The Case for Facebook-Stalking Your Ex
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Imagine getting a text informing you that your ex had just scooped a lottery jackpot. It's marginally less awful than receiving a message from your doctor saying, "Please come in to discuss test results!!! Urgent!!!" but definitely much worse than a succession of calls from withheld numbers demanding that you put in a claim for mis-sold PPI. Most of us would probably need a few deep breaths, a biscuit and some mild physio to allow us to fully unclench our jaws. But most of us are not Kirstine Hamilton.
Hamilton was on honeymoon in Mexico when she received a message from her mother informing her that her ex-partner, Neil Trotter, had just won £108m. According to the Daily Mail, she immediately sent him a congratulatory text, jokily saying: "That's just typical of you, Trotter." The pair are said to have remained on good terms since they split several years ago. I admit that no matter how fond I was of an ex, I'm not sure I could manage to remain entirely free of envy should they become £100m richer overnight through sheer luck.
The odds of encountering this scenario might be pretty small, but in 2014, it's almost impossible to avoid hearing about an ex's less extreme triumphs and disasters. Social media has given our relationships a more vivid afterlife and even though we might elect to delete the details of our old lovers, or avoid Twitter and Facebook altogether, we still run into our old relationship ghosts through well-meaning friends and family members, such as Hamilton's mother.
For some people, the afterlife of a relationship can become even more consuming and turbulent than the relationship itself. When I was a student and new to Facebook, I pored over the profiles of an ex-boyfriend and his new girlfriend daily, if not hourly. Obviously I was hoping for a status update that read: "Dave is newly single and miserable", and, perhaps as a punishment for my pre-emptive schadenfreude, I felt stung by every bit of good news, whether it was a high mark in an essay or photos capturing victory at the Ultimate Frisbee regional quarter finals.
However, having obsessively stalked exes on social media and having tried to avoid them completely, I would say that the former policy is marginally more sensible. With wedding season on its way, many friends report that their Facebook feeds are filled with engagement announcements or complaints about the rising cost of marquee hire. Those who have stayed Facebook friends with their former partners admit that although the news makes them feel a little uncomfortable, having watched their old flame's new relationship developing through a screen means that the news isn't shocking and the fact that they are moving on is a little easier to bear. I was talking to someone who had severed all ties with his first girlfriend, only to find out that she was getting married in six months after a chat with his mum's neighbour. "I guess that when I stopped speaking to her, a part of me stopped growing and maturing too. Even though I've been through relationships and break-ups since we went out, I've never been confronted with evidence that she's moved on, and I'm surprised to discover how uncomfortable it makes me. If we'd stayed in touch and I'd been aware of this new relationship gradually growing, I'd find the news of her engagement much easier to take."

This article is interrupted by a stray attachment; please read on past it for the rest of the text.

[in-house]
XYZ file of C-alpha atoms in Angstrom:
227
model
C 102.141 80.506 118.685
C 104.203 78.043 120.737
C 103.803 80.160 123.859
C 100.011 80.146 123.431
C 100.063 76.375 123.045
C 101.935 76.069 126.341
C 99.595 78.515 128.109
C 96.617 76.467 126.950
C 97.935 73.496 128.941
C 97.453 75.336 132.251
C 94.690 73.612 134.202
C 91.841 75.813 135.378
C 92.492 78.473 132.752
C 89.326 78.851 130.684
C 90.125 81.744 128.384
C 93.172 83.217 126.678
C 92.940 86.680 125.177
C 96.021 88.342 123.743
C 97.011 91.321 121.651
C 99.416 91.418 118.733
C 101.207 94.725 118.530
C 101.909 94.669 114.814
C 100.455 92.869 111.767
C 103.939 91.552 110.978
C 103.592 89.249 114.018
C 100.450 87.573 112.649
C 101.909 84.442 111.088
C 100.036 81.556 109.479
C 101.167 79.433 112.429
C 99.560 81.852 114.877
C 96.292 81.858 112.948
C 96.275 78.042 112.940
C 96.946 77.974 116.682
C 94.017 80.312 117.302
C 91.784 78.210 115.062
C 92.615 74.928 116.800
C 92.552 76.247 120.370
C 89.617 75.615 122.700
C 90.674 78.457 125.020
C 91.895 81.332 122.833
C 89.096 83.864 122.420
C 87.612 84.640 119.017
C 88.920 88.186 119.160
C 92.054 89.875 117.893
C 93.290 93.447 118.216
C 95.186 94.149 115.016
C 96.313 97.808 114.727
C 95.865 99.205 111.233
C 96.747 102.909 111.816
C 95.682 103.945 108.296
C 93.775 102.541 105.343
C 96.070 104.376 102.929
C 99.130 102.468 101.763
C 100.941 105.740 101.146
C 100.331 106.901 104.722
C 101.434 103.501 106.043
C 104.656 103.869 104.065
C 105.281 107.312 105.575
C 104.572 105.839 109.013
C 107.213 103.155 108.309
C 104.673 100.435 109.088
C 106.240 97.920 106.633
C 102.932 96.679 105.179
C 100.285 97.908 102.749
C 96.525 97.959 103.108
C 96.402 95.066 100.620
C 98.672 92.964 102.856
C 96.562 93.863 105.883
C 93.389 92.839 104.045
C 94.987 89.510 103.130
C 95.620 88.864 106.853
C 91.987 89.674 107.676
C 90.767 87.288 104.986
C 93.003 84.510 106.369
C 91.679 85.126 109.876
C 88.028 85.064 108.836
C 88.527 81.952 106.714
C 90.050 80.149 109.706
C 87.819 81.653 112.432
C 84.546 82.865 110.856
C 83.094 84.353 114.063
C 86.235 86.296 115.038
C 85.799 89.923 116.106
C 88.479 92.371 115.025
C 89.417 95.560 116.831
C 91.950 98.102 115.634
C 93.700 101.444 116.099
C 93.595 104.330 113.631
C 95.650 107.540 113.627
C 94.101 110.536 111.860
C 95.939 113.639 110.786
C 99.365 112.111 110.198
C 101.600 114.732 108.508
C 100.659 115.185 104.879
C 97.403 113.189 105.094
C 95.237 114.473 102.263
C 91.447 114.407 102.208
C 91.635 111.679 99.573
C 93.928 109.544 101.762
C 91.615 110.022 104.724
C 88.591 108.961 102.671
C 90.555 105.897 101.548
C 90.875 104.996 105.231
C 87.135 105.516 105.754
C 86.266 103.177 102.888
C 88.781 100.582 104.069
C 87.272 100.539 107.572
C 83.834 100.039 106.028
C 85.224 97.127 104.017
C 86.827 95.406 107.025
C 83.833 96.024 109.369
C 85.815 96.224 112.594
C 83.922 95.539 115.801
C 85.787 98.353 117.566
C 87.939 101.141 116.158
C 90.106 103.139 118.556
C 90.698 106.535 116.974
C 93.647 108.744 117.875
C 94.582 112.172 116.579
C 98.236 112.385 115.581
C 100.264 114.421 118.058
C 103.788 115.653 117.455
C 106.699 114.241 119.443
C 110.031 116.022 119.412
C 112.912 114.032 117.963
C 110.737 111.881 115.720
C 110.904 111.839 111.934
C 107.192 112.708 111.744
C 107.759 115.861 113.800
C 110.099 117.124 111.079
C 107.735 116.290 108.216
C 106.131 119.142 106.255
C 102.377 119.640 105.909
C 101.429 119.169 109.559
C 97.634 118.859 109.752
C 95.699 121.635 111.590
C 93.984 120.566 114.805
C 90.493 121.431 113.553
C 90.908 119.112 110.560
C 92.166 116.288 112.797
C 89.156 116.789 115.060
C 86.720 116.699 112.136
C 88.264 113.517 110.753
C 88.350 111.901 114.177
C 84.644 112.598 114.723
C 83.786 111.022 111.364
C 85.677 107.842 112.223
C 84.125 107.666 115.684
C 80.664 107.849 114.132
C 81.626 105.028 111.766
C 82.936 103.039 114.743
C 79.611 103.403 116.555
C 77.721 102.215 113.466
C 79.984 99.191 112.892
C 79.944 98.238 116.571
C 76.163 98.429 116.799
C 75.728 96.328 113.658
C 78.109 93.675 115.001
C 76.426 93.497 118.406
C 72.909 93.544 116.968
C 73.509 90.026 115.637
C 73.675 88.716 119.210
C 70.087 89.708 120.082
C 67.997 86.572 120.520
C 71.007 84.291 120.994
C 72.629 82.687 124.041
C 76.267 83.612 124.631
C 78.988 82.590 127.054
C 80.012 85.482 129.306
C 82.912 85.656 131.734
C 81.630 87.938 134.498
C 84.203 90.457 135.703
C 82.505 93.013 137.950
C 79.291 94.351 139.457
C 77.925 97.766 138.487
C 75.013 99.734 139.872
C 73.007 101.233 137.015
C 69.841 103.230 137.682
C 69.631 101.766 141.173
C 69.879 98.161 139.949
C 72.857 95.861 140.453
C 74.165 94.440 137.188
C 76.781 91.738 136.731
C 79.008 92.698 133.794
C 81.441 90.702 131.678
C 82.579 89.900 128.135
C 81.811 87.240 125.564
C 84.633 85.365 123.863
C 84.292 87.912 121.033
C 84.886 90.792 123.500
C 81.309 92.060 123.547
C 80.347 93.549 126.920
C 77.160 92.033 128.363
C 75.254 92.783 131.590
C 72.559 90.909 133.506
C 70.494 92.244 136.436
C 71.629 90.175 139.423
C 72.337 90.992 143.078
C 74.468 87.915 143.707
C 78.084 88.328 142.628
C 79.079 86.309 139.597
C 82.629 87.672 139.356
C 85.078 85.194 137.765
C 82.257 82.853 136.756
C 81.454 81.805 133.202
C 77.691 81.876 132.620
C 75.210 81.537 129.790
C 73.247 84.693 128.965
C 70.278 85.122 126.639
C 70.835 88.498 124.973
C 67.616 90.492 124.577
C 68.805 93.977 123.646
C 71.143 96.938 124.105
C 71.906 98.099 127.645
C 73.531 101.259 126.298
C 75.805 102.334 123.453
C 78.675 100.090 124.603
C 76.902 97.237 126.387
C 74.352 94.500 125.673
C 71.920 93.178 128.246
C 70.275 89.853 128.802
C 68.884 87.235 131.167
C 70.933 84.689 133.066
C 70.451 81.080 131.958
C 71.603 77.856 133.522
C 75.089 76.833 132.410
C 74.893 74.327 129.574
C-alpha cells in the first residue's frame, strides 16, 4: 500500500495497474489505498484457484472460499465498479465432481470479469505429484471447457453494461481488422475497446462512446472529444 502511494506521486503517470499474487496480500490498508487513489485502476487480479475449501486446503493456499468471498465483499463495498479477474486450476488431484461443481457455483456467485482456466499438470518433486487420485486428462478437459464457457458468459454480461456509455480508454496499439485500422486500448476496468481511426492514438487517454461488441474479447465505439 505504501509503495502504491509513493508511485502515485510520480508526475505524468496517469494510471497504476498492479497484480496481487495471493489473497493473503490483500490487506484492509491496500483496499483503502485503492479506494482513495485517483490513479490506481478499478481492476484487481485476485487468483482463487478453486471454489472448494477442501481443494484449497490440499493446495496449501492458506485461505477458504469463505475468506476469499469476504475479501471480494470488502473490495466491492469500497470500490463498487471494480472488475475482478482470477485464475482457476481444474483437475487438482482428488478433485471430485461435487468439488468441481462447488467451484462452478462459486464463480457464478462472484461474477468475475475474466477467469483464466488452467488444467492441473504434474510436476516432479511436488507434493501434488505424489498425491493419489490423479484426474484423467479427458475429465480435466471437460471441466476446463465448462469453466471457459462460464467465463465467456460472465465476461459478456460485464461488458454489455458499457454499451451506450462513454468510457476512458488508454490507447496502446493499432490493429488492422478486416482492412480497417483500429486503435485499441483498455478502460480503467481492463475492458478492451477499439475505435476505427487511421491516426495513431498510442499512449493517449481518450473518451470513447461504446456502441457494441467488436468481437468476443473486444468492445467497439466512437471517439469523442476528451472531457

In order to be relaxed about our exes' successes, be they personal or professional, it's tempting to appeal to fate to make sense of it all. Many of us, weeping after a break-up, will be comforted by elderly relatives who claim: "What's for you won't go by you." That ex was not for you even if, post-split, they find a stream of new partners, promotions, competitions and £20 notes on pavements that seem to be "for" them. I suspect if your ex finds good fortune after you are no longer together, it's probably a sign that you're better off apart.